The pro is that you get information that you wouldn’t otherwise get from an interview or a resume. The con is that you get information you wouldn’t otherwise get from an interview or a resume.

You can find inaccuracies in a resume and information regarding a candidate’s judgment by screening social networking sites. But you also might learn information that is protected and wouldn’t normally be accessible to you as an employer, such as a person’s religious beliefs or someone’s health conditions.

You might also find information about someone who drinks alcohol or smokes cigarettes. However, some states, such as Illinois, have laws protecting legal recreational activities, and you can’t make a hiring decision based on that type of information.

What steps should employers take to minimize the legal risks associated with using social networking sites to screen potential employees?

Employers should have written policies governing the screening process that include, among other things, exactly which sites will be searched and who will be doing the searching. It’s critical to develop policies that include examples of what is, and what is not, permissible hiring criteria, acceptable conduct and appropriate information to consider in making hiring determinations. All personnel who will be participating in interviews or participating in hiring decisions should be trained on these policies.

These guidelines must be applied to every candidate. Employers may want to avoid sites such as Facebook because of the risk of finding protected information that a candidate might say was used impermissibly in making a hiring determination. Employers may wish to limit their search to professional sites such as LinkedIn, where they can verify resume information, as opposed to finding out personal, and possibly protected, information about candidates. And whoever is conducting the screening should never misrepresent his or her identity to gain unauthorized access to a candidate’s social networking information, such as by ‘friending’ the candidate or creating a fictitious profile.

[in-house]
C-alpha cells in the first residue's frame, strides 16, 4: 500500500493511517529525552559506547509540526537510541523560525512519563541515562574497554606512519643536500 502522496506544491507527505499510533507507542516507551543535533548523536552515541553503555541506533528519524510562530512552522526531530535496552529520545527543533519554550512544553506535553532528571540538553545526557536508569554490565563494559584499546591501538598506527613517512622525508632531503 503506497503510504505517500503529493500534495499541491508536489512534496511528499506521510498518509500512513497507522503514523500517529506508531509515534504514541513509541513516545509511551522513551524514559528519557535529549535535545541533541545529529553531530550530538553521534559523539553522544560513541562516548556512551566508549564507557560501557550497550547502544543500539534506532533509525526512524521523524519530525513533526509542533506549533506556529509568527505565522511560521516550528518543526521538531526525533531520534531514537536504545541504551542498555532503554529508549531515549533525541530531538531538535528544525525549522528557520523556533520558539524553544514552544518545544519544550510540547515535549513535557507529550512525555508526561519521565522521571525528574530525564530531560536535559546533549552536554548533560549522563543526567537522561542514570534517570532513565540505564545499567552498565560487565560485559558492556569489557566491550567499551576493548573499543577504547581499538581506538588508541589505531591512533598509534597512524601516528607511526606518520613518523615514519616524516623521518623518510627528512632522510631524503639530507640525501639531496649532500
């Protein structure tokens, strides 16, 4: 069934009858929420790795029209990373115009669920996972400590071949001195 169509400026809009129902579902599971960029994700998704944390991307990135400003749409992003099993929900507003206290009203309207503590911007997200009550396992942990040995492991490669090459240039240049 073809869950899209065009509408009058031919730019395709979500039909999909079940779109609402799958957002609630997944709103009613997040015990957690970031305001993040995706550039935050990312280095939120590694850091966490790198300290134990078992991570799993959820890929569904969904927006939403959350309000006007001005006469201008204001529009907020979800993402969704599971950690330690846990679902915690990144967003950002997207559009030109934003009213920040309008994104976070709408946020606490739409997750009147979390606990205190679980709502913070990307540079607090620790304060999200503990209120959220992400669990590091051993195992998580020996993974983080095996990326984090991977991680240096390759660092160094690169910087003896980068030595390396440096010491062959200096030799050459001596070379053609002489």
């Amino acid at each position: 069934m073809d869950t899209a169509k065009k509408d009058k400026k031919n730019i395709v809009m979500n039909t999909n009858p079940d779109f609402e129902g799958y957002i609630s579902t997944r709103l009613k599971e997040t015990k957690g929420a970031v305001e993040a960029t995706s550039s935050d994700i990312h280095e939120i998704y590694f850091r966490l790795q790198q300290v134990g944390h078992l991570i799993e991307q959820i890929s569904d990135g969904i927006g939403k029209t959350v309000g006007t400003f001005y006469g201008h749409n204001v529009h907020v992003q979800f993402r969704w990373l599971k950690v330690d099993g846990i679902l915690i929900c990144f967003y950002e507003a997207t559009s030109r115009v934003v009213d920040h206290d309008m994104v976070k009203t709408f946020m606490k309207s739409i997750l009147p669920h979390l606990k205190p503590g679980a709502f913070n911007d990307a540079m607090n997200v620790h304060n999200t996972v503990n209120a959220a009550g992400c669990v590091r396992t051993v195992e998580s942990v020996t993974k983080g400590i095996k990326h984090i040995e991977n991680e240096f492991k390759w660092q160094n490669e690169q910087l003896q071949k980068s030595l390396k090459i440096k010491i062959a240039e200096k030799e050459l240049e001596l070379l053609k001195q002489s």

Can an employer also reference a candidate’s credit report when making hiring decisions?

This area is in flux due to the downturn in the economy. It has become more of an issue because, for example, the credit score of someone who was laid off could have changed because of unemployment.

The Equal Employment Opportunity Commission (EEOC) and a number of states have been cracking down on an employer’s use of credit reports to make hiring decisions. And while looking at a credit report itself is not discriminatory, it can have a disparate impact on specific categories of people that are protected, such as African-American or female candidates, who may have lower credit scores based on social circumstances.

Not only has the EEOC been increasing its enforcement, but four states have enacted laws to prohibit employers from using credit reports in making hiring decisions, except in certain situations. And Missouri is considering legislation that would curtail the use of credit screenings in hiring decisions. There is even federal legislation that’s been introduced that would amend the Fair Credit Reporting Act and prohibit the use of credit reports, except in certain situations. A good rule of thumb is that if the position requires the candidate to handle money or other financially sensitive information, or if it’s a managerial or executive level position that involves signatory power, then it may be permissible to look at credit report information and use it to make determinations. However, for rank-and-file employees, making decisions on the basis of credit information can be very risky. And it’s going to become even more risky as other states, and potentially the federal government, pass this type of legislation.